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28.09.2003 General News

Ghana must accelerate agricultural development

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Accra, Sept. 28, GNA - Ghana will need to accelerate agricultural development beyond the current pace if she is to attain a middle level income status by the year 2020.

Mr Kwadwo Baah-Wiredu, Minister of Education, Youth and Sports, who made the observation, said at its current operational level of about 20 per cent, much more effort was required in the agricultural sector to stimulate self-reliance and uplift majority of Ghanaians from poverty. He said this in an address read for him by Mrs Rebecaa Aboagye, Director of Human Resource at the Ministry at the graduation of 12 Ghanaian Agricultural Science Teachers.

The teachers had completed sandwich-training programme in agricultural engineering at the Larenstein University of Professional Education of the Netherlands.

The programme, which is a collaborative effort between the Ghana Education Service and the Dutch Government, is to make the teaching of agriculture science at the pre-tertiary level more practical. The beneficiaries are required to impart the knowledge to their counterparts in the field.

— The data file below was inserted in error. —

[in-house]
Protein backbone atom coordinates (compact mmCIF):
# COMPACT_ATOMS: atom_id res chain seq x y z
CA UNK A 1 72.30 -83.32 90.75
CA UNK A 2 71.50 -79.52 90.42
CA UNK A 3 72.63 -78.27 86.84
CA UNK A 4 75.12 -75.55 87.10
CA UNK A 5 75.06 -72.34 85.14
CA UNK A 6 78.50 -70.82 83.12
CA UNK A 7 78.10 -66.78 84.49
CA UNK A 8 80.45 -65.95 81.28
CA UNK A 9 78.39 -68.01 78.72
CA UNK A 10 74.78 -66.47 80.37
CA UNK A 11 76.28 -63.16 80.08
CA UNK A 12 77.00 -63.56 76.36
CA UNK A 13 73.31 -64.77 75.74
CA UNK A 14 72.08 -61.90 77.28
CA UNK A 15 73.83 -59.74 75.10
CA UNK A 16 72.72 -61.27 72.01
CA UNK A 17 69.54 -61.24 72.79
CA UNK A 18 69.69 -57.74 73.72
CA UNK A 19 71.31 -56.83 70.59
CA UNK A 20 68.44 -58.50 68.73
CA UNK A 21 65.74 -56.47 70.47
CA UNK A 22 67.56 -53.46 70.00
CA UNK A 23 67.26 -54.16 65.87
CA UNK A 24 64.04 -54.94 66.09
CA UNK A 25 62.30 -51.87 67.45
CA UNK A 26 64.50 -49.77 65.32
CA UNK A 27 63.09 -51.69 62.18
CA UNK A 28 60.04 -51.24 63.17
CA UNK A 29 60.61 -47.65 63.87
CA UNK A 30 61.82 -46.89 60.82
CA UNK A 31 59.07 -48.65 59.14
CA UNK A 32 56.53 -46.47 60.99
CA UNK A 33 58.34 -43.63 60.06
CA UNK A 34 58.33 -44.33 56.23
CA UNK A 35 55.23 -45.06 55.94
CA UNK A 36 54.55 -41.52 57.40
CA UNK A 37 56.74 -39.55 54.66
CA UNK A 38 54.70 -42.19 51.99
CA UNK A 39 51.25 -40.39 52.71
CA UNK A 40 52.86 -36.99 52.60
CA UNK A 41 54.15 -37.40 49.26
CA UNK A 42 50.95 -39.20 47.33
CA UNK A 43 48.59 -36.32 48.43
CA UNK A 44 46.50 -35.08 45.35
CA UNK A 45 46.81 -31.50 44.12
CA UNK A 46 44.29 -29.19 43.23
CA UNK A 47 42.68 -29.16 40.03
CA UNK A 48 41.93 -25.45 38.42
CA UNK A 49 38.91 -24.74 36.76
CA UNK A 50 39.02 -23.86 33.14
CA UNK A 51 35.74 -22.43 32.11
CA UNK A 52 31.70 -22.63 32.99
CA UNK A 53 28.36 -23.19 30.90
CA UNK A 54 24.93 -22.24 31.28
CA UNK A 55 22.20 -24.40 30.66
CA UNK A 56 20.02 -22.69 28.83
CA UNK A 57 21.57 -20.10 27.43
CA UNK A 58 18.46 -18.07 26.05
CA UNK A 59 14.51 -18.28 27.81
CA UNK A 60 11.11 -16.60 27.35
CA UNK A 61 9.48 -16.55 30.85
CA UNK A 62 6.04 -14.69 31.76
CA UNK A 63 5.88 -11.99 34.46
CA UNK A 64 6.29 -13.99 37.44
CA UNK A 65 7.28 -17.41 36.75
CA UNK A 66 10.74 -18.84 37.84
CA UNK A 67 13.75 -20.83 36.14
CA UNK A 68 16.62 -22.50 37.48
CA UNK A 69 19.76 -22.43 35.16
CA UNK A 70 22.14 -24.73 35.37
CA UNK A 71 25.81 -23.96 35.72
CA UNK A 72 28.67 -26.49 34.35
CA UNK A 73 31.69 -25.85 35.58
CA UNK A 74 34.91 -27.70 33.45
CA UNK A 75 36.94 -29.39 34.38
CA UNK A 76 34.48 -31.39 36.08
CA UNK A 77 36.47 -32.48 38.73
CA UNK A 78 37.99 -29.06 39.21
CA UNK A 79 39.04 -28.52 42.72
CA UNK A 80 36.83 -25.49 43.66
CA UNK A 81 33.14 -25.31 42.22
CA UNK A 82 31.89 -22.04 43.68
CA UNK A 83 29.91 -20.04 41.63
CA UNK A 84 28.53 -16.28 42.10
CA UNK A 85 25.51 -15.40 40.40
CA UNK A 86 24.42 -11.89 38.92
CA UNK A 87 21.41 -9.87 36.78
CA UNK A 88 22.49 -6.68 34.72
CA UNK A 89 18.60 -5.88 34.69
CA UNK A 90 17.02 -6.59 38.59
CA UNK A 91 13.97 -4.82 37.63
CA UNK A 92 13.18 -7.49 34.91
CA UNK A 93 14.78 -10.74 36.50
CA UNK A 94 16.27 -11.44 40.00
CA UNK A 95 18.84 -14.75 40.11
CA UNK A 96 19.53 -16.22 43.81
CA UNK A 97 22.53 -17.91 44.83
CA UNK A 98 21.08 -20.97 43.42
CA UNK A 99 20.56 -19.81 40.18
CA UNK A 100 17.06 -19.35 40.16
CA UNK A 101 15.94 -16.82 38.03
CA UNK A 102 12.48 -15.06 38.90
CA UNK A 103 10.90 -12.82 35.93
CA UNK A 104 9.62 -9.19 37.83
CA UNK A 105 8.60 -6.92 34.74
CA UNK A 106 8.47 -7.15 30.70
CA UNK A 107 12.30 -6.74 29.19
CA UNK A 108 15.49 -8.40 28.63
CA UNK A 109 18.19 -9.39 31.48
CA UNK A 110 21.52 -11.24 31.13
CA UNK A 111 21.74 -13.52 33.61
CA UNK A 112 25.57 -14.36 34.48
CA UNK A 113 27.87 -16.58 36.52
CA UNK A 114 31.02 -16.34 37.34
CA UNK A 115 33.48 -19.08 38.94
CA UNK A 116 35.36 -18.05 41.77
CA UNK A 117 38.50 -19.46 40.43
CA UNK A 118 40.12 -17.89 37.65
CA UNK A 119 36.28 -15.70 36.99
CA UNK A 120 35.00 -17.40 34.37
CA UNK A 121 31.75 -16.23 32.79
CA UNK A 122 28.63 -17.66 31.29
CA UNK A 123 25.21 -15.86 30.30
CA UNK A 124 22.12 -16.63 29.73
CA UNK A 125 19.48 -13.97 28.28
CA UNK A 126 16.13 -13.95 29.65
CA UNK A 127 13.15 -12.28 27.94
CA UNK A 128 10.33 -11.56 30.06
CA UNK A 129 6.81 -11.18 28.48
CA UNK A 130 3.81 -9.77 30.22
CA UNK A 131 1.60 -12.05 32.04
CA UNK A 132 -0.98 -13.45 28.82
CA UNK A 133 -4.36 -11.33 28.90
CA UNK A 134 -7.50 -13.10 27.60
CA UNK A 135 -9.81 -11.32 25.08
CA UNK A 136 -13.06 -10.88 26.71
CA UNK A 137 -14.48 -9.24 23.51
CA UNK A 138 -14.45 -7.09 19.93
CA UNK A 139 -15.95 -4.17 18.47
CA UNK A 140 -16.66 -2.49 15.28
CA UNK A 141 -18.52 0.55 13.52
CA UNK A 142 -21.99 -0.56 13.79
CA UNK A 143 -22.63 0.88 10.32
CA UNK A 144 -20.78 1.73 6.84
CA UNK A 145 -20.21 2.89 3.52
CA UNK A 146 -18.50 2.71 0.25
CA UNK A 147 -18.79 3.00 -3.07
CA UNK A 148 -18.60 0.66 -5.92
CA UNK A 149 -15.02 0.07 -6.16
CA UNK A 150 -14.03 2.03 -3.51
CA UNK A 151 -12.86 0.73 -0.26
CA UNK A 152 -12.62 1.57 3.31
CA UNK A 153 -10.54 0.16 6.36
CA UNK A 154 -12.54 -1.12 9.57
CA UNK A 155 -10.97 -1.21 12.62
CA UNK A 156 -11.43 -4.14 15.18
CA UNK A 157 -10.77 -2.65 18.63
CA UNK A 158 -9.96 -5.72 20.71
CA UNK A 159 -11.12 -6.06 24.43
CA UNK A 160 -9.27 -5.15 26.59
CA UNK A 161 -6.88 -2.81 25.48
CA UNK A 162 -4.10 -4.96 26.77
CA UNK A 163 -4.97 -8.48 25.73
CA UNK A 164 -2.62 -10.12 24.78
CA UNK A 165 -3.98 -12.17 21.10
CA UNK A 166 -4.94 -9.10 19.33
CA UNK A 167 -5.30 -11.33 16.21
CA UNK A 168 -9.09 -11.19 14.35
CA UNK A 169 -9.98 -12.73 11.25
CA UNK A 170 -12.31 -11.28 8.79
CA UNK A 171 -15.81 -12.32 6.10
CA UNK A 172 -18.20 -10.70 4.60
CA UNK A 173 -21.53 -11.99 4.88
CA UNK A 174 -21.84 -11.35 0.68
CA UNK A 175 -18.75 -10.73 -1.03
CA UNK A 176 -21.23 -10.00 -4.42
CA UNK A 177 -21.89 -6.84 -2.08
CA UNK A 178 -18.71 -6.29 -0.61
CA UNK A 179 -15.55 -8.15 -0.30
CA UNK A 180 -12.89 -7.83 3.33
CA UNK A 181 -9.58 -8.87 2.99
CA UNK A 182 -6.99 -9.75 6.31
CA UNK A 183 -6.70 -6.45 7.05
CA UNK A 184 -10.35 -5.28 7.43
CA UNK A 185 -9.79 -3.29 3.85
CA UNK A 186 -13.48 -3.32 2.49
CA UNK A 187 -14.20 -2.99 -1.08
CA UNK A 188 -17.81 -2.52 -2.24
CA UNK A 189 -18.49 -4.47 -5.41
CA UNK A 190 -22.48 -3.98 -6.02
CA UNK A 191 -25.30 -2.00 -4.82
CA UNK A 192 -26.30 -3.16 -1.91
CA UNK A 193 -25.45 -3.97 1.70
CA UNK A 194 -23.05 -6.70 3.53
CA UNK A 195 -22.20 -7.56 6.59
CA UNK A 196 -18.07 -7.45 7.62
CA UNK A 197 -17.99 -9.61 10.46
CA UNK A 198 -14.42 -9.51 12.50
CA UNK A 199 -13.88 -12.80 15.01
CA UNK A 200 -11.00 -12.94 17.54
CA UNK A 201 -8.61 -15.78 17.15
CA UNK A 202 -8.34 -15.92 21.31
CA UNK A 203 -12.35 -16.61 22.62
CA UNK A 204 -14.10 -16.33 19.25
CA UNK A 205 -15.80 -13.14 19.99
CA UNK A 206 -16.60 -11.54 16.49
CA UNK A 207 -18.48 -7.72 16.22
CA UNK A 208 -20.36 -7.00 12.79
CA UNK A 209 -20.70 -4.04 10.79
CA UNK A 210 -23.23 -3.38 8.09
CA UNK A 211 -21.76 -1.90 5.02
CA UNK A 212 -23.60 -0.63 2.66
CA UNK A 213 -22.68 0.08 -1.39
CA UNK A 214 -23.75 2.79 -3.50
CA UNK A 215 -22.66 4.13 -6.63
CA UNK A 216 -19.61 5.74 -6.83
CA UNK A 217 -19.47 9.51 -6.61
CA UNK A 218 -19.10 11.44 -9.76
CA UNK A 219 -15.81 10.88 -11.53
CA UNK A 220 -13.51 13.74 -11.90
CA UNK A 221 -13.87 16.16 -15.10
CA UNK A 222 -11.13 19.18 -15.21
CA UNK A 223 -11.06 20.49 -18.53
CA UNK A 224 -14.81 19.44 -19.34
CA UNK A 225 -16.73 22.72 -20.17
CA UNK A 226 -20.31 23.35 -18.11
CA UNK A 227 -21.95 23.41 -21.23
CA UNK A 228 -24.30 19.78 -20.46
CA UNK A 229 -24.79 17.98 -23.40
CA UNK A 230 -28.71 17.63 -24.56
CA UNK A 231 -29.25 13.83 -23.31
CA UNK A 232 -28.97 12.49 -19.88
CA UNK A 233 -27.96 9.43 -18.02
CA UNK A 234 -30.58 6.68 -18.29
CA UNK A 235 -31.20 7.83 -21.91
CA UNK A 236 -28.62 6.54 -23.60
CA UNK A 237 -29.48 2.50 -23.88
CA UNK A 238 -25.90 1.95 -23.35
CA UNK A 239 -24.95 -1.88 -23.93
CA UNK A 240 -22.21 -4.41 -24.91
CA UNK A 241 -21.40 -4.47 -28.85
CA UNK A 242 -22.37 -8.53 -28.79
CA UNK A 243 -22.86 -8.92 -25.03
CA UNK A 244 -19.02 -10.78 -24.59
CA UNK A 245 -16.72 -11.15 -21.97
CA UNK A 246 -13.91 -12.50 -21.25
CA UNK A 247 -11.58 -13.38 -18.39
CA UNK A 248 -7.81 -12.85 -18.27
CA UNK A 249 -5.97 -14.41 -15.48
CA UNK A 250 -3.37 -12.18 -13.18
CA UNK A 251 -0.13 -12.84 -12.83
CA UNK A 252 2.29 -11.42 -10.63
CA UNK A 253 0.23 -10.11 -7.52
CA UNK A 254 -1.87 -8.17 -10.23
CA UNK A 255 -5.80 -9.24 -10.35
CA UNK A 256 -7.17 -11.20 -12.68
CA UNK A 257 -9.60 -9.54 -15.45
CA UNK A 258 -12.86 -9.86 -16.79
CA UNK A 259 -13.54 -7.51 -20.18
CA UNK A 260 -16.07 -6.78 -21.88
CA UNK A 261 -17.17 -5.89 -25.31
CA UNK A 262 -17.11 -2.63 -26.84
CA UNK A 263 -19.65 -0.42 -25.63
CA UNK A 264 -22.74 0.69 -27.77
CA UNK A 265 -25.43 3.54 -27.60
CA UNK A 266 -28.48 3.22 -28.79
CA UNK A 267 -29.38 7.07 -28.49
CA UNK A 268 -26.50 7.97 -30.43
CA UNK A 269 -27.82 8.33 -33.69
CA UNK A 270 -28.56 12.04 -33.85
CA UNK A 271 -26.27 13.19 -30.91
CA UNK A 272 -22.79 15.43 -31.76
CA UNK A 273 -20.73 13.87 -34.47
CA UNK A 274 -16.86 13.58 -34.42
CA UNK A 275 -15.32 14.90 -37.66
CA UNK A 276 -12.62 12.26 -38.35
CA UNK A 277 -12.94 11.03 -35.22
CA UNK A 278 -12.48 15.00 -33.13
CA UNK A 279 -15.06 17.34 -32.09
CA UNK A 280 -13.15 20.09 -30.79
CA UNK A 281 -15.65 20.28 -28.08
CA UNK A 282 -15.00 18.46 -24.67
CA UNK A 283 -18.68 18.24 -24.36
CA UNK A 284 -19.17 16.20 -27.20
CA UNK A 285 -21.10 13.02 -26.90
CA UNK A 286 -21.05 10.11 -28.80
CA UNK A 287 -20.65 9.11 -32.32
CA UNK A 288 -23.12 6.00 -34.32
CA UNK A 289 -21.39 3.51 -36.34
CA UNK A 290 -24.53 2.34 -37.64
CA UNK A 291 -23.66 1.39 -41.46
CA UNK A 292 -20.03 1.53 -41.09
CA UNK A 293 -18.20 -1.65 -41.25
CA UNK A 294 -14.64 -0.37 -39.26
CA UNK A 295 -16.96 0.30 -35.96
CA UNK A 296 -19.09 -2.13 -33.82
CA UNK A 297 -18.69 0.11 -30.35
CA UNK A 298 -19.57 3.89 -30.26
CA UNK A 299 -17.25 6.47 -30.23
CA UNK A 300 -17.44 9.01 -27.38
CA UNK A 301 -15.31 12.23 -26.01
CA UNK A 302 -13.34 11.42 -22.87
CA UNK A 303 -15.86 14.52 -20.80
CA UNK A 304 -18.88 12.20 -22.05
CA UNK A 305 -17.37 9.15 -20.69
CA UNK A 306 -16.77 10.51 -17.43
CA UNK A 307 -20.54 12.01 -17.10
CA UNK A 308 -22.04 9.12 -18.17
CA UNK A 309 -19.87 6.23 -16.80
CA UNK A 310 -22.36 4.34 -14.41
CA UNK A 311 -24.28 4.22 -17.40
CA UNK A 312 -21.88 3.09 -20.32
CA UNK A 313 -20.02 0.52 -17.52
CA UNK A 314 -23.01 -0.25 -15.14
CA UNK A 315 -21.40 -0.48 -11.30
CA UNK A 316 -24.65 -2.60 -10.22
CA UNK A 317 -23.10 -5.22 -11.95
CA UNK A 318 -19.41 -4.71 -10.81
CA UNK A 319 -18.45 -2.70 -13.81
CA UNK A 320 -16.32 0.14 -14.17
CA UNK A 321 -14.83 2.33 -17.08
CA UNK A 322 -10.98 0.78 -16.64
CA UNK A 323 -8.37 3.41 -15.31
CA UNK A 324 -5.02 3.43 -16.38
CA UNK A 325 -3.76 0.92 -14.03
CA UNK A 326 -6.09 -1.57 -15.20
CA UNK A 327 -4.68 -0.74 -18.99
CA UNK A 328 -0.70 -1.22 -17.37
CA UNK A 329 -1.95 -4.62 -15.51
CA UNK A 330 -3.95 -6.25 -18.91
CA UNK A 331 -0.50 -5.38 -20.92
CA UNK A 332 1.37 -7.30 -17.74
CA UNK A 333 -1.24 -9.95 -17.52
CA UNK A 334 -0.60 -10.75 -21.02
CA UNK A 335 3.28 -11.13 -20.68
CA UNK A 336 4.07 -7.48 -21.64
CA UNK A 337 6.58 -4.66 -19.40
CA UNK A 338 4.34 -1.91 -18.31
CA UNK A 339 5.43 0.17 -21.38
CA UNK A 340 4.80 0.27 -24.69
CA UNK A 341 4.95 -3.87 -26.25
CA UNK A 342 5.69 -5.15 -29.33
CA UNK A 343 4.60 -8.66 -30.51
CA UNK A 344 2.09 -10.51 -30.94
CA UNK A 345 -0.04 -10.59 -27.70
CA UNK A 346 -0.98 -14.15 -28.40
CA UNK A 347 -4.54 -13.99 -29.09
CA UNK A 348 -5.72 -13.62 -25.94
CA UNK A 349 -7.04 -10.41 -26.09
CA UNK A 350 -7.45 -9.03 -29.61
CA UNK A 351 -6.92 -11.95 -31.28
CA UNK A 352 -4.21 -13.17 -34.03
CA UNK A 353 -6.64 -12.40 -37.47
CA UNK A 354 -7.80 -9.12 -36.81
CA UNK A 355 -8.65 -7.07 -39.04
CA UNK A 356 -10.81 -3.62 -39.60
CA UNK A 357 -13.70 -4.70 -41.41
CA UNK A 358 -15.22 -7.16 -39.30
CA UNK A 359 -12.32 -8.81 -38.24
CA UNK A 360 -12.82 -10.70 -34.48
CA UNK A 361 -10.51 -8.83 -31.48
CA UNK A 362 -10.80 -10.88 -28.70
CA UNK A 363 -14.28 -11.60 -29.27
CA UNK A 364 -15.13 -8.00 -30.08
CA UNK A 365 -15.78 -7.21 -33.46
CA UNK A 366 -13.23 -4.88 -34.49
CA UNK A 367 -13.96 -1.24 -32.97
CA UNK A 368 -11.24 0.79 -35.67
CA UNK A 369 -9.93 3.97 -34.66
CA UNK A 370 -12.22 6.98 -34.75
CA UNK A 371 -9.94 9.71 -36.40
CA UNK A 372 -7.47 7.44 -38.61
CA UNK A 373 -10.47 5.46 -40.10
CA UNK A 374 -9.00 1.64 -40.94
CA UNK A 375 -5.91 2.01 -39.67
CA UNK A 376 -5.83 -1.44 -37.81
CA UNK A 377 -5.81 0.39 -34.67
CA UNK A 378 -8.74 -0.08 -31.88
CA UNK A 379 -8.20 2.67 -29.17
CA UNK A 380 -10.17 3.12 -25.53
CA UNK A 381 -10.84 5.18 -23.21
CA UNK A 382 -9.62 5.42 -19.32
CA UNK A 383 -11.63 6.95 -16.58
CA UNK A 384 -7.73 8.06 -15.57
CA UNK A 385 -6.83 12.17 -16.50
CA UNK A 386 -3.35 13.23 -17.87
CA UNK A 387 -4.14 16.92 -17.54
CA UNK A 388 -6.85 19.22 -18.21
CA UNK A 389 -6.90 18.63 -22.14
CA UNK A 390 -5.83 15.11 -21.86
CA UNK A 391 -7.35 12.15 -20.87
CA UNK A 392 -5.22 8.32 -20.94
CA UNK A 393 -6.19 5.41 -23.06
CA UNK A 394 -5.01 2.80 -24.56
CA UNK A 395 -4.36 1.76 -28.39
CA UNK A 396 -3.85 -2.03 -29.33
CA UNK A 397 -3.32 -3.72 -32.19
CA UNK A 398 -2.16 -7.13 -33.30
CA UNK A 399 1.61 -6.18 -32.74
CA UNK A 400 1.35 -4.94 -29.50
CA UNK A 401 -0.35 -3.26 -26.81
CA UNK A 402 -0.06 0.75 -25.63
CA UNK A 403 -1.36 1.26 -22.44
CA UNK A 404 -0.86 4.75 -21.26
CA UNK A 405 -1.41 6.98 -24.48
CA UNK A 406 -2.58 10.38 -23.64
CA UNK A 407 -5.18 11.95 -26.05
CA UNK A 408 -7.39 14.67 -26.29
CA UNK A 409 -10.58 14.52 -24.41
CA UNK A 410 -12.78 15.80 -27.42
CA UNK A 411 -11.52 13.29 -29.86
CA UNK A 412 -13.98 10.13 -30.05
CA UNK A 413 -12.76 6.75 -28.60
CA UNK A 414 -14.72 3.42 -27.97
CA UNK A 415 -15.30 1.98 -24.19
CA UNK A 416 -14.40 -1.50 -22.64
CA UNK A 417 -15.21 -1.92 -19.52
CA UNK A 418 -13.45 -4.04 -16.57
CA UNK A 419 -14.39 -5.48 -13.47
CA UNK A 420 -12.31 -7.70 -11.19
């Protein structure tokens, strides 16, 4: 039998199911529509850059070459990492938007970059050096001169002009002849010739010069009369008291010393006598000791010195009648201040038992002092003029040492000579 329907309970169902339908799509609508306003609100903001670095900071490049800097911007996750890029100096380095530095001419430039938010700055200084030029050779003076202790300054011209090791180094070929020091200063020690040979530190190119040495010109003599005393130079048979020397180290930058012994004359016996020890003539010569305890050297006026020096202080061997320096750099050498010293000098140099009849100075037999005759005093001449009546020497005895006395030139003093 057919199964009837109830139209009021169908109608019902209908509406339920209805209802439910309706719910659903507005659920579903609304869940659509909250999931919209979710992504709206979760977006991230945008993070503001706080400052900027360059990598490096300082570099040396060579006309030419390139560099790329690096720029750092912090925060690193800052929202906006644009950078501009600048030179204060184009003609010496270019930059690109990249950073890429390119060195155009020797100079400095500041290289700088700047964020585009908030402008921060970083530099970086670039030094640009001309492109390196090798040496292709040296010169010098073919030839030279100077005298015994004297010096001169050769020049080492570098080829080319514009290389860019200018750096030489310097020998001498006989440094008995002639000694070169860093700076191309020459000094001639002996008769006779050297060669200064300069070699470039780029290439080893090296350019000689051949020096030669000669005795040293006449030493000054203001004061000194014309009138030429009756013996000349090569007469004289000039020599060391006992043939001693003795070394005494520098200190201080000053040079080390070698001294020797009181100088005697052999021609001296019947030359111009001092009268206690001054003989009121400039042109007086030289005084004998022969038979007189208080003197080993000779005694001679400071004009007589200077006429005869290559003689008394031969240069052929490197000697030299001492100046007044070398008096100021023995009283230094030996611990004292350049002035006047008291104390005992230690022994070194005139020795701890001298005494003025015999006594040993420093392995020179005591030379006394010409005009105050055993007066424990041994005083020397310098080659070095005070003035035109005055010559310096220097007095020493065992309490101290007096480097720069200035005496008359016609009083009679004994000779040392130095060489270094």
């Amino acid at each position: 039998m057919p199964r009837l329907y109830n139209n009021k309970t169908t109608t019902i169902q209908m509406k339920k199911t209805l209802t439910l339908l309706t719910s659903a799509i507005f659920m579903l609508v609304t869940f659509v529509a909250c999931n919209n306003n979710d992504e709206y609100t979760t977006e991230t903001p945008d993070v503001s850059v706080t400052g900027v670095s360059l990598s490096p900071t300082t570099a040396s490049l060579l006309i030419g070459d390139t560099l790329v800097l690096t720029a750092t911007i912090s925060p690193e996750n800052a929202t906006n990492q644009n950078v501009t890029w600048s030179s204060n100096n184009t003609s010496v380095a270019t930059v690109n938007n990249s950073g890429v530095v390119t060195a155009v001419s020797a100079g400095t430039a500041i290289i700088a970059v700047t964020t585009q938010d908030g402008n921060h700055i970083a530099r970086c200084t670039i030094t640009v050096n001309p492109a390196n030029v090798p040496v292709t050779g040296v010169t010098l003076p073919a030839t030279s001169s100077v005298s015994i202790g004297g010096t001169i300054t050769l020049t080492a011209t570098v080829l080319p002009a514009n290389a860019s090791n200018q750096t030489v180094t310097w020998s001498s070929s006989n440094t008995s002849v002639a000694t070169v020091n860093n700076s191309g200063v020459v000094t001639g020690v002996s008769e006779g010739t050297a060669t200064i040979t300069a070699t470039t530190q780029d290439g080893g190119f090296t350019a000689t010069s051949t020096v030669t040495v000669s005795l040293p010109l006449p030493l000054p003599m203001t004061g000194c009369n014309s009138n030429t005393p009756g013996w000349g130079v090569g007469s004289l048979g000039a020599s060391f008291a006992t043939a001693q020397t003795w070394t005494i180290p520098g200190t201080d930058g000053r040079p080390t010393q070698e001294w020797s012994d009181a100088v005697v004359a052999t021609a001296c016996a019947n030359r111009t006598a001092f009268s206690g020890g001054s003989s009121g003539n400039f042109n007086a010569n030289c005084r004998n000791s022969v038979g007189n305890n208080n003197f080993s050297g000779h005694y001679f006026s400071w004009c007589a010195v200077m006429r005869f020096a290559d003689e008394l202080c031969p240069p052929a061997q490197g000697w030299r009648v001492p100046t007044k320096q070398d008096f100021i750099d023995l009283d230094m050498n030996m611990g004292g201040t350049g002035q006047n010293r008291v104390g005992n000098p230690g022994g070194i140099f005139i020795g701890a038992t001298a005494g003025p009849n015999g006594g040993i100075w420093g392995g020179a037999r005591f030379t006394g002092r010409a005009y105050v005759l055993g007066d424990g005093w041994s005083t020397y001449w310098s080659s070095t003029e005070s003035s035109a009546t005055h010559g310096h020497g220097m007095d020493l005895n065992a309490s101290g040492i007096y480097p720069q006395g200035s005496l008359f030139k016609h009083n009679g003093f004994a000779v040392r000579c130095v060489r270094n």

Mr Baah-Wiredu said any increase in agricultural production required modernisation of traditional practices and a radical change in the thinking of Ghanaians, who believed that agriculture was the preserve of the illiterate, rural and the ageing population.

Mr Baah-Wiredu stressed the need for a well-trained and informed work force to reverse the trend and prepare the minds of the people by equipping them with relevant skills to ensure sustainable agricultural development.

It is in this direction that the educational reform emphasised a sound foundation in agriculture for national development by inculcating into students at the pre-tertiary level practical knowledge of the subject, he said.

However, Mr Baah-Wiredu said, practical agriculture was becoming absent because of some lapses in the system and cited the lack of school farms and gardens in most schools as a demonstration of failure to impart practical knowledge.

The Minister pledged technical and financial support form the Ministry to the trainees to enable them to impart the knowledge acquired to their colleagues to give meaning to the Netherlands fellowship programme.

The Reverend Ama Afo-Blay, Director General of the Ghana Education Service (GES), expressed the hope that the skills acquired by the trainees would enable them to establish small-scale agricultural enterprises in their communities and schools.

She said they would be contributing to meeting the goals of the educational reforms by equipping the youth with employable skills. Ms Comfort Acheampong, the Co-ordinator of the programme, asked the GES to formulate a policy for agricultural education under which graduates of such training programmes could be effectively used to enhance capacity of other agriculture science teachers in the field.

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